| Hoosier Ridge
With a Citlaltépetl, aka Pico de Orizaba, climb rapidly approaching, Jen and I are trying to climb as high as we can, as often as we can. But with avalanche threats and winter-time trailhead access issues, it's not easy.
Last weekend we trained hard by skiing and drinking beer. The weekend before that we did Grizzly Peak D. This weekend we thought we'd sleep at 10,000' for a couple nights and attempt Hoosier Ridge and Mt. Elbert. Most of that plan worked out.
On Saturday, Jan. 30, at 9 a.m., we pulled into the empty lot at Hoosier Pass. The sky was mostly clear, except for a large, wispy cloud that blocked the sun, making the 5-degree air feel even colder.
Thankfully, the trail from the pass was mostly tramped down. But we wore our snowshoes anyway, fearing it might get worse farther up the mountain.
A view back toward the pass, with Quandary far-right:
This is about the time I felt the 5-degree air temp searing my cheeks.
But I found warmth in movement:
Here's a look at Quandary:
At the first "bump" on the ridge, we cached our snowshoes and pushed on up the wind-blown slope.
Fortunately, we didn't really need the snowshoes beyond that cache point, but there were still times when we postholed in drifts. And all those energy-sucking steps did suck. But, then again, snowshoes suck, too.
I was fully aware of the threats of frostbite, hypothermia and avalanches up there, but no one told me about Indians:
Or man-eating animals:
Jen was unfazed and just continued her push upward:
Apparently, the entire planet had clear skies, but that mothership of a cloud just hung out right above us, and it completely blocked the sun's warmth.
Alas, our objective finally unfolded before us, the highpoint on Hoosier Ridge (far left). Silverheels (right) will be our objective on another day.
At first the remaining ridge didn't look so bad. And, technically, it wasn't at all. But after climbing other parts of the Continental Divide over the years, I knew better than to think this would be easy. After all, being at high elevation for so long, with a lot of up and down – out and back – can wear you down pretty fast.
A glance back:
Really cool sastrugi formations were everywhere. This ocean wave-like formation, in particular, caught my eye:
The long ridge played tricks on us. At times, "bumps" on the ridge looked closer than they were. Other times they looked farther away. There were no reference points, so it was difficult to determine distances.
At one point I thought we were going to call it and turn back. But we still had some fight left in us, so we kept pushing on over the countless false summits on the ridge – in the cold, thin air.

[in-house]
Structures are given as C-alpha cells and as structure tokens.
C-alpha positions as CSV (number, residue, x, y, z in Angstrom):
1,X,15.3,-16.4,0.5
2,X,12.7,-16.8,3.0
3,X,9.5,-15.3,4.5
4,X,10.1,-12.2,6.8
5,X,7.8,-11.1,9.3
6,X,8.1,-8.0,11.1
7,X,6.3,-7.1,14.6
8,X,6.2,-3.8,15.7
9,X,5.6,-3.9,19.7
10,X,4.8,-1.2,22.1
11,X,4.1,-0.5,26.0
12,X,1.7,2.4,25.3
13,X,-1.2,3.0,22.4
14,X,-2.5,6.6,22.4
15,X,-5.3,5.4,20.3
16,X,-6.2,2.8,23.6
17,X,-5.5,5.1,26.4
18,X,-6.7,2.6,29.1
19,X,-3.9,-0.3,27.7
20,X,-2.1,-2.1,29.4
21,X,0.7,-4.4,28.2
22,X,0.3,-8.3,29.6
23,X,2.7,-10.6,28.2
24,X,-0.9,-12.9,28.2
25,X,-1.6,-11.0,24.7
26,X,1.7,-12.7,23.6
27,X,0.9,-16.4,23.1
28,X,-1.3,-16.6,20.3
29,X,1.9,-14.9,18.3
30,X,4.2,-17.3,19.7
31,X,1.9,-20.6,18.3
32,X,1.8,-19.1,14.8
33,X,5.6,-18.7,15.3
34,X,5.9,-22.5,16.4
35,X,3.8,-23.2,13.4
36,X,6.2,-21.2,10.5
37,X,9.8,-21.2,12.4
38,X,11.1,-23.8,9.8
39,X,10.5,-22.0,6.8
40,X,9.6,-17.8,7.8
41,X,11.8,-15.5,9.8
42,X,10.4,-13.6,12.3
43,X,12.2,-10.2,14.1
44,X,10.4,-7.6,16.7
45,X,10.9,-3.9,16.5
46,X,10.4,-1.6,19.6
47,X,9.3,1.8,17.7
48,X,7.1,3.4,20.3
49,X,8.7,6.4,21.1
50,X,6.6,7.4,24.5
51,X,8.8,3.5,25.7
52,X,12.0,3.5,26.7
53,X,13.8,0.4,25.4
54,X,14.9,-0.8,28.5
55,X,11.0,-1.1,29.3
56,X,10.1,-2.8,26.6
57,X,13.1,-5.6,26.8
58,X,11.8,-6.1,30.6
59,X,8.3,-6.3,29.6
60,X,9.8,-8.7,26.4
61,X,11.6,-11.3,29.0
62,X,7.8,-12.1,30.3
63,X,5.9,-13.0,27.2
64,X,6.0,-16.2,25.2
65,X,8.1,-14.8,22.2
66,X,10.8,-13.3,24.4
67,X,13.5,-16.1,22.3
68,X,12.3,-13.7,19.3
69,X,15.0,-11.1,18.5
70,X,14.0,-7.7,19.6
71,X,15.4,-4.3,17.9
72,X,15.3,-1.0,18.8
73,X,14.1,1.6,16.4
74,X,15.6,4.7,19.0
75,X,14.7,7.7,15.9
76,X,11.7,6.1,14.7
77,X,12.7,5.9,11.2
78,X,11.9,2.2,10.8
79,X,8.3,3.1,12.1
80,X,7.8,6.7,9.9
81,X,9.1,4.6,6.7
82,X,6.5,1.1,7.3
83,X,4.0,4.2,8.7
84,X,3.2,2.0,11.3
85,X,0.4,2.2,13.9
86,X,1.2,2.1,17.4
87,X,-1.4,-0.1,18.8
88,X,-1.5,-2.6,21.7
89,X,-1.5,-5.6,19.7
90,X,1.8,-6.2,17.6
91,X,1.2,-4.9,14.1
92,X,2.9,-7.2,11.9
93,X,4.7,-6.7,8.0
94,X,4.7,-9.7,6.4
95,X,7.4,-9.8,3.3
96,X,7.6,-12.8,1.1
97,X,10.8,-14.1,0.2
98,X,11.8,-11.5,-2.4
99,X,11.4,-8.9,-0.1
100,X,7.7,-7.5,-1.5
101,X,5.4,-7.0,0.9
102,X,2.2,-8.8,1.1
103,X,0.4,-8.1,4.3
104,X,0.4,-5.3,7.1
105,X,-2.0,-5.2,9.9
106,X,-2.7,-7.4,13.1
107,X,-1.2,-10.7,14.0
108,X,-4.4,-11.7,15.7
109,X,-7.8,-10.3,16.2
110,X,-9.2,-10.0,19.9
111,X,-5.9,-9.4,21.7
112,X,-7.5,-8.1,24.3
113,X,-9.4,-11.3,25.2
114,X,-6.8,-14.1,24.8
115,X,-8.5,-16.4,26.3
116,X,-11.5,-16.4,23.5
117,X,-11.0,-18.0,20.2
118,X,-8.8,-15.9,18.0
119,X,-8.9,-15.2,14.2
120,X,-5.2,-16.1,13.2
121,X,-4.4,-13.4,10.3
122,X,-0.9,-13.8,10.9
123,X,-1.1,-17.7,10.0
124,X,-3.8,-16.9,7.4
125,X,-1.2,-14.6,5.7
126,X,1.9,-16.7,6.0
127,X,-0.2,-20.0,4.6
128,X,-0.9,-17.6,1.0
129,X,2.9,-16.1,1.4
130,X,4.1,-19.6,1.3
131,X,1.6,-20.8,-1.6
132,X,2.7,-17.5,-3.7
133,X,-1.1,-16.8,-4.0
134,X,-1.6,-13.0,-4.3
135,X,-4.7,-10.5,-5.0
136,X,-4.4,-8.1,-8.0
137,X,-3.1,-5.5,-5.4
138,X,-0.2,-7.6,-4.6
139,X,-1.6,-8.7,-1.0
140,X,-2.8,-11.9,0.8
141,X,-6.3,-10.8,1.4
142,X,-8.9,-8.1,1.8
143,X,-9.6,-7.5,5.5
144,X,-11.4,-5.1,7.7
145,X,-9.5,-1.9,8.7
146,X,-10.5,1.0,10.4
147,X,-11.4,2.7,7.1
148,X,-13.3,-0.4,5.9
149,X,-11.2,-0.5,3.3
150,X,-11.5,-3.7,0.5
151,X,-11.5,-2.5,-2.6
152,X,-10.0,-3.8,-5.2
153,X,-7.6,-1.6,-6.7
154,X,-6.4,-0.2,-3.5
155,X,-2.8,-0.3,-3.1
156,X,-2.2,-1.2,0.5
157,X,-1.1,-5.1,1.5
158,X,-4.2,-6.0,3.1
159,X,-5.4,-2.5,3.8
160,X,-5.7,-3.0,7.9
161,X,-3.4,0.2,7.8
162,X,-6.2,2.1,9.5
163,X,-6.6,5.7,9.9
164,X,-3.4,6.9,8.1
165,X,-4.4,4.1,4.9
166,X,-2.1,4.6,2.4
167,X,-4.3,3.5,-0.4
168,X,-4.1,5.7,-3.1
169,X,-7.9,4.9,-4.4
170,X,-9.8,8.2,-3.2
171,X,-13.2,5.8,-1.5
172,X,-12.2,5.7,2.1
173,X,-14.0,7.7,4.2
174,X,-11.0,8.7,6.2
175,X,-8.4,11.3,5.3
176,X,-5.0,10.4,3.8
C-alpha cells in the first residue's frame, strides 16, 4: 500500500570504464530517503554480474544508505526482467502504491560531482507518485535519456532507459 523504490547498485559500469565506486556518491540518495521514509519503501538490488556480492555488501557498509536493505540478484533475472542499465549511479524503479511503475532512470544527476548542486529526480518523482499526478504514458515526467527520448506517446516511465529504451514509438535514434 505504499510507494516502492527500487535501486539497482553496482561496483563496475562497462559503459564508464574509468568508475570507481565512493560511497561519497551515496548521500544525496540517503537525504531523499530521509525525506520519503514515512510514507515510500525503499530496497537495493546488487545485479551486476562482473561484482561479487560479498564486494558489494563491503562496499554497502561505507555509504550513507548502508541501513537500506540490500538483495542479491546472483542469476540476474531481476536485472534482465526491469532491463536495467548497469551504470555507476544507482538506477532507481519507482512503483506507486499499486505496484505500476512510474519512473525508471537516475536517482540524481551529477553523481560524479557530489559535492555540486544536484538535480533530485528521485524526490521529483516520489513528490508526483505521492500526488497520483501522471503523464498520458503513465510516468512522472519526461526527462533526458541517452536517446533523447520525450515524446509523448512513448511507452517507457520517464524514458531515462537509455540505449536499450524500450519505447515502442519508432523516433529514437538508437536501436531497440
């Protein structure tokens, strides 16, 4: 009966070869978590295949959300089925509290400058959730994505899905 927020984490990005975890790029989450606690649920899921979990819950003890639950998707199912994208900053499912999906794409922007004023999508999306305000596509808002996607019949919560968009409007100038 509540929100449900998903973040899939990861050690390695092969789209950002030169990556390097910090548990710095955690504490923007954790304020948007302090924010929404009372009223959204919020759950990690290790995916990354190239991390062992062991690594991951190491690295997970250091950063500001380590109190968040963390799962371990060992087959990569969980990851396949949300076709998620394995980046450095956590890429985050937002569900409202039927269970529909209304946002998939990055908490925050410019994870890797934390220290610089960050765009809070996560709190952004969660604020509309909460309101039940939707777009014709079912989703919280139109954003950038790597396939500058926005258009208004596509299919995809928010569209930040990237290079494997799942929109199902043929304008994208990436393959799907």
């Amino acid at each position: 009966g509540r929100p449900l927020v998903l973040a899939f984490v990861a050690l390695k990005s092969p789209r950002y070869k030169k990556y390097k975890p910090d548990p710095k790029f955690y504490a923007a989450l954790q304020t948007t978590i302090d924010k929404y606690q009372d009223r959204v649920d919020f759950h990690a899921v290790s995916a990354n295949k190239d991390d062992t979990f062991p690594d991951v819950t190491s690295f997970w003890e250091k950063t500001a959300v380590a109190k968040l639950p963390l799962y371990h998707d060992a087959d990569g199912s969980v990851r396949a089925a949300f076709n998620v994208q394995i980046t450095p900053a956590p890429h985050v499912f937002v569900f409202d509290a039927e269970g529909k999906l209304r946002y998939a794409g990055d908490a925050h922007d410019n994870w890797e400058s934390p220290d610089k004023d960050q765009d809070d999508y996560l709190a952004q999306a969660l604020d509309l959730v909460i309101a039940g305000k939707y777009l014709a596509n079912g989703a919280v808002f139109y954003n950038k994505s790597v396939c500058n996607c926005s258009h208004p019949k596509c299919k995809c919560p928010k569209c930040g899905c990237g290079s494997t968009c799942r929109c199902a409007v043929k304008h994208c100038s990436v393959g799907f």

Naturally, we started talking about where we were going to eat and have a beer, post-hike. Jen said, "Isn't there a new brewpub in Buena Vista?" I vaguely recalled hearing about a new brewpub, but I wasn't sure if it was open or not.
At noon we finally arrived at the highest bump on the ridge. Having lived in Indiana when I was in high school and college, I gave a little nod to the namesake ridge for which I have a subtle connection.
Sorry, I don't have any summit photos. I took a short video but it didn't turn out so great. And Jen was busy calling her dad to ask him to Google "Buena Vista brewery." Turns out, BV does have a brewpub now, finally. And it gave me the charge I needed to get off that ridge.
I did take a photo of Quandary from the summit of Hoosier Ridge:
And, then, Silverheels from Hoosier Ridge:
Our descent (which ascended at times) was uneventful and somewhat exhausting.
More sastrugi for my oxygen-deprived mind to hallucinate on:
We saw no one until we were almost back down to treeline. Shortly after 2:30 p.m., we were surprised to find a full parking lot back at the pass.
With wind-chapped cheeks, empty bellies and beer on the mind, we made our way to a part of Buena Vista we had never been – South Main. And that's saying a lot because we've been to BV dozens of times.
"Looks like you guys got some sun today," our Eddyline server said to us, as he brought us a sampler of house beers.
After thoroughly enjoying the food and beer at Eddyline, I took a look at the bouldering rock across the street. I was too tired to play on it, but I was able to press a button a couple times and take this pan:
Meanwhile, Jen took a rest in the living room and contemplated our climb:
Later that evening, at our hotel in Leadville, with half a growler of Eddyline IPA in my belly, I crashed hard.
Thumbnails for uploaded photos (click to open slideshow):